Em-URGE-ing Voices

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Universities need to offer child care facilities, student housing

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November 30, 2015

Recently,  I wrote an article for my college newspaper asking them to consider opening a childcare facility on campus for student parents.

In it, I reference statistics from the Institute for Women’s Policy Research that claim that only around half of all public universities in the United States offer childcare for prospective student parents. Broken down, the study shows only 48 percent of community colleges offer basic childcare services, and 57 percent of public four-year colleges. Of the 3.9 million student parents enrolled as undergraduates at these institutions, 57 percent of them are low-income earners. Single parents, primarily women, have the toughest time of it, often having to work 40 hours a week to provide for their families. According to this same study, only 6 to 7 percent of private colleges provide daycare services for students. UA, for example, used to house families in the Highlands facility. Now, they have no housing for families at all.

Even when a school does list a daycare service, as I found out when researching this story at the University of Alabama, most of the time these facilities are not free, require signing on to an extensive waiting list, and are more for the benefit of the program than helping student parents. This harms in-state students a great deal, but altogether eliminates potential prospects for bringing in out-of-state students (and their larger tuition rates) who cannot simply leave their child at home.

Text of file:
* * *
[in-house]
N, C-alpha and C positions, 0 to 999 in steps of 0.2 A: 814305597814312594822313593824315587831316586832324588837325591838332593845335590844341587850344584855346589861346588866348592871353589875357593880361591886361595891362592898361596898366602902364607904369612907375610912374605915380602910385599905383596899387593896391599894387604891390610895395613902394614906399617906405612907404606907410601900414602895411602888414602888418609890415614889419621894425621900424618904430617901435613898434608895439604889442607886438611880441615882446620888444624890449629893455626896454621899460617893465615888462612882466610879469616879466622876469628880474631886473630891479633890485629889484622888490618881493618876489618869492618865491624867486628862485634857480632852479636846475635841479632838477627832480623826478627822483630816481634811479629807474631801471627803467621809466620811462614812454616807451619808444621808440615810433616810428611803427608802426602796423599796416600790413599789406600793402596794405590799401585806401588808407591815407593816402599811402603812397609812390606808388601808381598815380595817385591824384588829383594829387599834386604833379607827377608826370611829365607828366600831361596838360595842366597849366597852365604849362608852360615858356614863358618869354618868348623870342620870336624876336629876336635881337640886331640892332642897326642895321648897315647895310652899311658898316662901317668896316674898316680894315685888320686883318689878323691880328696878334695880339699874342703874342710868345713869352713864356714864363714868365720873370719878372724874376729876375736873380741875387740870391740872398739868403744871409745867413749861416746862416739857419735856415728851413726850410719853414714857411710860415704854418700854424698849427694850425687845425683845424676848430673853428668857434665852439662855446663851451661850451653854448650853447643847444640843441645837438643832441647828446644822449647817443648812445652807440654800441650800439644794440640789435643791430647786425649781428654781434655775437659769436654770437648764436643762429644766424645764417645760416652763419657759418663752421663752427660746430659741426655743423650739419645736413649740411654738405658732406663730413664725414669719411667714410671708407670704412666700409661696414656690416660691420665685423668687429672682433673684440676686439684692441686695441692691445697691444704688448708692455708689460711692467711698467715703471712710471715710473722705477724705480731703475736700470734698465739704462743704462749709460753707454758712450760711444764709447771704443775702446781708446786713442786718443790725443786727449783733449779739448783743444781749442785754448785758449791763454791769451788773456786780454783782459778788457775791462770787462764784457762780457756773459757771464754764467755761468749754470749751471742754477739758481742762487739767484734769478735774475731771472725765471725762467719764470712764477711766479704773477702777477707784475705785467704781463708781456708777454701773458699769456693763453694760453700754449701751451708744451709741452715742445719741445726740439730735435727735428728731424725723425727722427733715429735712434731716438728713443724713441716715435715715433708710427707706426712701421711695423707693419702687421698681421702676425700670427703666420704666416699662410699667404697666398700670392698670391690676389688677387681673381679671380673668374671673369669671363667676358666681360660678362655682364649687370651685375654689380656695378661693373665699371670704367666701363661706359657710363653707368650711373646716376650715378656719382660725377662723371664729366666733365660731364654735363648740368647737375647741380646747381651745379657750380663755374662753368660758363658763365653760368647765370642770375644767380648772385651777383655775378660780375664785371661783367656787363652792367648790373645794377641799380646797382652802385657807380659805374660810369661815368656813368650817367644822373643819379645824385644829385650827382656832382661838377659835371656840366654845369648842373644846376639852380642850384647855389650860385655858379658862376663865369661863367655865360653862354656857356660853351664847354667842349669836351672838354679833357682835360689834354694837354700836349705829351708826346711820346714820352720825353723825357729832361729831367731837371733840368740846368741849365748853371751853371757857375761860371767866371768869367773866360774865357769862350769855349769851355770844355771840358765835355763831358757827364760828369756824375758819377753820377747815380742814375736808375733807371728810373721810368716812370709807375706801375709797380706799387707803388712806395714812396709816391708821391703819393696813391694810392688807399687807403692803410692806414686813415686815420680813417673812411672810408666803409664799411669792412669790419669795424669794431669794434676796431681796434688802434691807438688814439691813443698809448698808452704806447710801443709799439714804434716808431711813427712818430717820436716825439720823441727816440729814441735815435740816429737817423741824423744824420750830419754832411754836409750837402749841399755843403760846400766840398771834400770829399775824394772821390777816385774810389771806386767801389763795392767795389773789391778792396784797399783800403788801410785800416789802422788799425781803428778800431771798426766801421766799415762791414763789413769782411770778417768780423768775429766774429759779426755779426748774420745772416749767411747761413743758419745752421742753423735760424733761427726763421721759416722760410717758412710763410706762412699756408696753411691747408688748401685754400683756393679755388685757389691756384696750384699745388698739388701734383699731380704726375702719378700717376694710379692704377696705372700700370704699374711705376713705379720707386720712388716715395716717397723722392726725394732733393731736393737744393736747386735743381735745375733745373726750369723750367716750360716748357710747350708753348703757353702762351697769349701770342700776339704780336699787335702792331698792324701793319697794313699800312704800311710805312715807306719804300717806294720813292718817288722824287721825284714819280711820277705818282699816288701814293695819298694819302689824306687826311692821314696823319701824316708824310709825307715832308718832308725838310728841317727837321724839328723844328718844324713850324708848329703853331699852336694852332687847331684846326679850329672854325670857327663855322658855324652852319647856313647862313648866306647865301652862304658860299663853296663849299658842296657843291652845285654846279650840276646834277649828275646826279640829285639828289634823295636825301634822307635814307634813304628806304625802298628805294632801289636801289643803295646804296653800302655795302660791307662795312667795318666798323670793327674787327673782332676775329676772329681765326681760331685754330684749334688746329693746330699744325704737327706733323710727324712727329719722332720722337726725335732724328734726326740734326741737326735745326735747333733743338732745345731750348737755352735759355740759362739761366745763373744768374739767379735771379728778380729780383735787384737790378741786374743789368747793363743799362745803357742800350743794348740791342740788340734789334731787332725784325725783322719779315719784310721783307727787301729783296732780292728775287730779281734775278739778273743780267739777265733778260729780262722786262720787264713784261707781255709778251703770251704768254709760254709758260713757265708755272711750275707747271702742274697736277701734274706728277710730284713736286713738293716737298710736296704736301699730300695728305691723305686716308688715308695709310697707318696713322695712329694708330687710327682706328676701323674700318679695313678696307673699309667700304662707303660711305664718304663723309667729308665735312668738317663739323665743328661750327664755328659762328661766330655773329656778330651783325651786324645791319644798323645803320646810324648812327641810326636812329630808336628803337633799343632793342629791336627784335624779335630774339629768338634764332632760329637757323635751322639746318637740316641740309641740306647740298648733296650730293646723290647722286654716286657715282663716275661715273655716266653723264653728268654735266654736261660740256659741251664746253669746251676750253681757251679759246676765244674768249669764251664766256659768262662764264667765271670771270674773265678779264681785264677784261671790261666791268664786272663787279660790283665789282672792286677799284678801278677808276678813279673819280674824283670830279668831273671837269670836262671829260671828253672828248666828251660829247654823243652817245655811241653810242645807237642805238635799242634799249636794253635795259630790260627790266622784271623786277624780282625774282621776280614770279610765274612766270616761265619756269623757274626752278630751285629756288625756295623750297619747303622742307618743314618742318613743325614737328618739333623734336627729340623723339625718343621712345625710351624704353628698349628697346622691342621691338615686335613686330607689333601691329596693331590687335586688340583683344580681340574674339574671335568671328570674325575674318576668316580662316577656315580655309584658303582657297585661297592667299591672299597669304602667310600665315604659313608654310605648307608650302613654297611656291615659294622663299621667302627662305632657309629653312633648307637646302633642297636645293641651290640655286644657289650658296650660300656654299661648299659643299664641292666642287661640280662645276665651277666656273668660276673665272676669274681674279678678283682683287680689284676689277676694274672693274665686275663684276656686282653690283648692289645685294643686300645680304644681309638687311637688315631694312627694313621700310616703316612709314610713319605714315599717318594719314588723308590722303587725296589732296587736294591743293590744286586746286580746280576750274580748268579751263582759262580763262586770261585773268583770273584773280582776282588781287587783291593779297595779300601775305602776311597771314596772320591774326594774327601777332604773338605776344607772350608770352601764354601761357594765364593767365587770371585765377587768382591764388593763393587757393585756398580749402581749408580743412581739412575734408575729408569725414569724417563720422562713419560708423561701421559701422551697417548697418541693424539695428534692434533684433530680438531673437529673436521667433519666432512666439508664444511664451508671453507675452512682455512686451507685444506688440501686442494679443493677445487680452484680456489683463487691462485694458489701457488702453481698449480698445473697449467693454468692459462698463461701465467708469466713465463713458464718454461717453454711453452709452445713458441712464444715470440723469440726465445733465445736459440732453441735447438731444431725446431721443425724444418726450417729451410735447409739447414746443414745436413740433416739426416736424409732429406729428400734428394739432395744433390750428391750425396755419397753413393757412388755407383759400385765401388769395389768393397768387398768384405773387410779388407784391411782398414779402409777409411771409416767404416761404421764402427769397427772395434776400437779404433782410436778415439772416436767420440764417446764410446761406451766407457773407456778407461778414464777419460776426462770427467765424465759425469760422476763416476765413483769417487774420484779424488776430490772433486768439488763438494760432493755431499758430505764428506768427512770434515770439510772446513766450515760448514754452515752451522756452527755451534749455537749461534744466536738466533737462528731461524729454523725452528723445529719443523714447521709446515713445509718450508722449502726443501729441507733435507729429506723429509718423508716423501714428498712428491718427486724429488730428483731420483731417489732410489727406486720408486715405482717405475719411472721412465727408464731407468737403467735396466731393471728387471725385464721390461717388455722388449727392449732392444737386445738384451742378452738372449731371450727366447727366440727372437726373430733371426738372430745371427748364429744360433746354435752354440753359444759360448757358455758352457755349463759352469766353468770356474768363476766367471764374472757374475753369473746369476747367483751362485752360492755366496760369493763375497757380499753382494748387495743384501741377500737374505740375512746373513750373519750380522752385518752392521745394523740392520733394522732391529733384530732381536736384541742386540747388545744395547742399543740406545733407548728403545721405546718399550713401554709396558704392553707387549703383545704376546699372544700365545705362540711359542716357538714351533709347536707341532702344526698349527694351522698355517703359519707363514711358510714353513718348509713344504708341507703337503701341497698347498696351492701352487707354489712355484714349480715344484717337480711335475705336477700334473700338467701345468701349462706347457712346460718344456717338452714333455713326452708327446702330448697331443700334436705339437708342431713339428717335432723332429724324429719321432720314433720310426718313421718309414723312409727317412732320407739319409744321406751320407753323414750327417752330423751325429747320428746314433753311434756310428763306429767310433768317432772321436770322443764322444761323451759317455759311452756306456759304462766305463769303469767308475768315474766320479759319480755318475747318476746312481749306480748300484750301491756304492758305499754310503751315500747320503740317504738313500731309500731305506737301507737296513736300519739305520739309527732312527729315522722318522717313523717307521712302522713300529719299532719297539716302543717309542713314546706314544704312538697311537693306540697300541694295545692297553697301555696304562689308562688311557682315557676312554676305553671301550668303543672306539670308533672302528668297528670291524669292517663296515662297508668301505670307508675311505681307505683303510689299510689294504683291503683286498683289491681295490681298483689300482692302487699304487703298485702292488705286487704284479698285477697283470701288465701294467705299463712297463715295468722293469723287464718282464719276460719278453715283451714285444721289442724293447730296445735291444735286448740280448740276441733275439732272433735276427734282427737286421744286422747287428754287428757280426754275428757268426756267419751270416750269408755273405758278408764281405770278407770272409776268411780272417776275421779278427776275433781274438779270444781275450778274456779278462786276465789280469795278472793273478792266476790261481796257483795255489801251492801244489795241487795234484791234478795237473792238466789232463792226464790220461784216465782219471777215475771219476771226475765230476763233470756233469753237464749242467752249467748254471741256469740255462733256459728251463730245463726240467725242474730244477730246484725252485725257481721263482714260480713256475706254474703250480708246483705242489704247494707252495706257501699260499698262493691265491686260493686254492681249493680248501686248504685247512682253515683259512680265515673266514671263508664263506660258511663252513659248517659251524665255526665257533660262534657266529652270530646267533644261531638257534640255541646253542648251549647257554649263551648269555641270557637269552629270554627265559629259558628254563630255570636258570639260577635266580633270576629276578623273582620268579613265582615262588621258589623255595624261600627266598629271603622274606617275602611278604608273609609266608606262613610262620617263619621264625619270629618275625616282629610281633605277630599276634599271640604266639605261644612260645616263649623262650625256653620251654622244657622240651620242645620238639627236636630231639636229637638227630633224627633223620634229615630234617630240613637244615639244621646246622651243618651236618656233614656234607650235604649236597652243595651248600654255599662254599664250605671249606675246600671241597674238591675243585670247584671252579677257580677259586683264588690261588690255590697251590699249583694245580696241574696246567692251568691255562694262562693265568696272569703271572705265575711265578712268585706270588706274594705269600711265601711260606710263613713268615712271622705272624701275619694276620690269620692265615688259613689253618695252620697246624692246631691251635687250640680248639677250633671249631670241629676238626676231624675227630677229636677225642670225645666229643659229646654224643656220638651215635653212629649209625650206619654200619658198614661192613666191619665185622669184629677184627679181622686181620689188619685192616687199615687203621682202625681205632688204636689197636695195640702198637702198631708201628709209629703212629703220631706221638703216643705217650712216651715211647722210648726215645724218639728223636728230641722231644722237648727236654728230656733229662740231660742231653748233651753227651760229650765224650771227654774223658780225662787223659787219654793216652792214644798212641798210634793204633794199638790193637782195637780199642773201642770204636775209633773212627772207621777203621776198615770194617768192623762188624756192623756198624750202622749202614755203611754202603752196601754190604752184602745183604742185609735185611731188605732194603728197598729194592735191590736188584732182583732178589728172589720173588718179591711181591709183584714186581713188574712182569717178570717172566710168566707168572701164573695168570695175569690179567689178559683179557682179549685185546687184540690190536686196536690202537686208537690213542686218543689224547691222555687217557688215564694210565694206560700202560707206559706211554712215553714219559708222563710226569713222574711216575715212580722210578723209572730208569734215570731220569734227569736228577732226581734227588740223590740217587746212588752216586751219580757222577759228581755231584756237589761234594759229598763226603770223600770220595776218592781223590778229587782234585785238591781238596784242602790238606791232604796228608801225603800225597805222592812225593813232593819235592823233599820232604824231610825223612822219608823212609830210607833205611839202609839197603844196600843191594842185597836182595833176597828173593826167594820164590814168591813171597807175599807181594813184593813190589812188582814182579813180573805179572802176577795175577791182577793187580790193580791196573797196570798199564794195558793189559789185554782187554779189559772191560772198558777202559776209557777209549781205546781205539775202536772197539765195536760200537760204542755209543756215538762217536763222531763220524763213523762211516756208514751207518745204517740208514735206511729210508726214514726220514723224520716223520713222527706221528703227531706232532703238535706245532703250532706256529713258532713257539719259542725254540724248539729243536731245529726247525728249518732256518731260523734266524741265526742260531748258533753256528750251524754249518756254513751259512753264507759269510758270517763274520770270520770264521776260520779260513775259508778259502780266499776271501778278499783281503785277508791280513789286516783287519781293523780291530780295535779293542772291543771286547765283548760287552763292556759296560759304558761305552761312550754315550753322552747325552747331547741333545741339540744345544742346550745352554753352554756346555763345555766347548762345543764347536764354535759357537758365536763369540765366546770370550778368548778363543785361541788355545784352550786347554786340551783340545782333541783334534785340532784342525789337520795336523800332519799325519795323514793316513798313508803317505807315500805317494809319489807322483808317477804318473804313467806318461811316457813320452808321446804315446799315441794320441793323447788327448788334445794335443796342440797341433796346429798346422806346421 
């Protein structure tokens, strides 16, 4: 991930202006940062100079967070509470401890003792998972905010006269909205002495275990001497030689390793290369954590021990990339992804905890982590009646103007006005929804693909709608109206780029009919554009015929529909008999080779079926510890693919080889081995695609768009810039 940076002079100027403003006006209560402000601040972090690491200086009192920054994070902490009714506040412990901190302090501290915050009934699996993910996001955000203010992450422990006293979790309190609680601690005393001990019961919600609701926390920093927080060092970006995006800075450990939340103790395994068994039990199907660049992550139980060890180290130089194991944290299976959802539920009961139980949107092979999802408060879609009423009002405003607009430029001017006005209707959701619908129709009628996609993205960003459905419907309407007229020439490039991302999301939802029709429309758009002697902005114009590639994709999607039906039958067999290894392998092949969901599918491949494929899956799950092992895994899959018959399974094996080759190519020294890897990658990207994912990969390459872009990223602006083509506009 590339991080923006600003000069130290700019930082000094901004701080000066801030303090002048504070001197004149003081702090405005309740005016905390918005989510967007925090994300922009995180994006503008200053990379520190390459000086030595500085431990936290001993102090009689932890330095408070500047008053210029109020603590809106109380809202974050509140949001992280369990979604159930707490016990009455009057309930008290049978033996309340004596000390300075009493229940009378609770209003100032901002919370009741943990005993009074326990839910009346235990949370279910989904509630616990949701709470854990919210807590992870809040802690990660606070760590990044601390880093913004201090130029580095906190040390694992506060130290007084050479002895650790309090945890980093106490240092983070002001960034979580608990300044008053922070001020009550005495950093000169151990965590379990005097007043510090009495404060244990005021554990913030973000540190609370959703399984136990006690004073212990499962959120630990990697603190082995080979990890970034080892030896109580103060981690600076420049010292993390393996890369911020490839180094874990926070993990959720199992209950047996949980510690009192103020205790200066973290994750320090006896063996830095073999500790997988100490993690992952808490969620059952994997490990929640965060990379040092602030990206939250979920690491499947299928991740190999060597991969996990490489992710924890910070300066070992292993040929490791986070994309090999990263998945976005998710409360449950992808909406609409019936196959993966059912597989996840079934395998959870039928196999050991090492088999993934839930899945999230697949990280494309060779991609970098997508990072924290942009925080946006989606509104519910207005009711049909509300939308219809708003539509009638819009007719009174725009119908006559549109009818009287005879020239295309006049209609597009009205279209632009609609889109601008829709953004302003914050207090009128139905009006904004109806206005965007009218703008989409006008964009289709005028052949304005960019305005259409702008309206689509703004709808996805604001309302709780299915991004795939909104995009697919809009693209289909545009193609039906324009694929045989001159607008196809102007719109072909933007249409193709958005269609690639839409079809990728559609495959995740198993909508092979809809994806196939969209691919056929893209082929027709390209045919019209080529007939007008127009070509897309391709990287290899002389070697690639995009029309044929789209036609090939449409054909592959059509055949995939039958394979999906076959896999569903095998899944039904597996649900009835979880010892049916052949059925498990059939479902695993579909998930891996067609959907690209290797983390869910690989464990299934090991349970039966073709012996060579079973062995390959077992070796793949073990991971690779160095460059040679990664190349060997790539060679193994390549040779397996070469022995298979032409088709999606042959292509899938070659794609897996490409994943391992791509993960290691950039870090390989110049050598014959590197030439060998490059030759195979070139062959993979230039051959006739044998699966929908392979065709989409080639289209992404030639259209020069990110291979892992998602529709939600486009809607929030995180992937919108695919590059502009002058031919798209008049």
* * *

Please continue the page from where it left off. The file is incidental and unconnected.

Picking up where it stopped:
On BestColleges.com’s rankings of Top 50 colleges for student parents, smaller universities tended to fare the best, with the top three spots held by Purdue North Central (Indiana), the University of Michigan-Ann Arbor, and the Middle Tennessee University. The University of Florida, surprisingly, came in at 4th place, followed by the University of Washington. In some cases, scholarships are available for student parents.

Ultimately, more universities need to have on-campus child care options for their students. It could improve retention rates and bring in more tuition money. Most importantly, it allows people who have already started families to go to school and earn a college degree, which will not only provide them with a higher income, but likely help their children get a better education as well.


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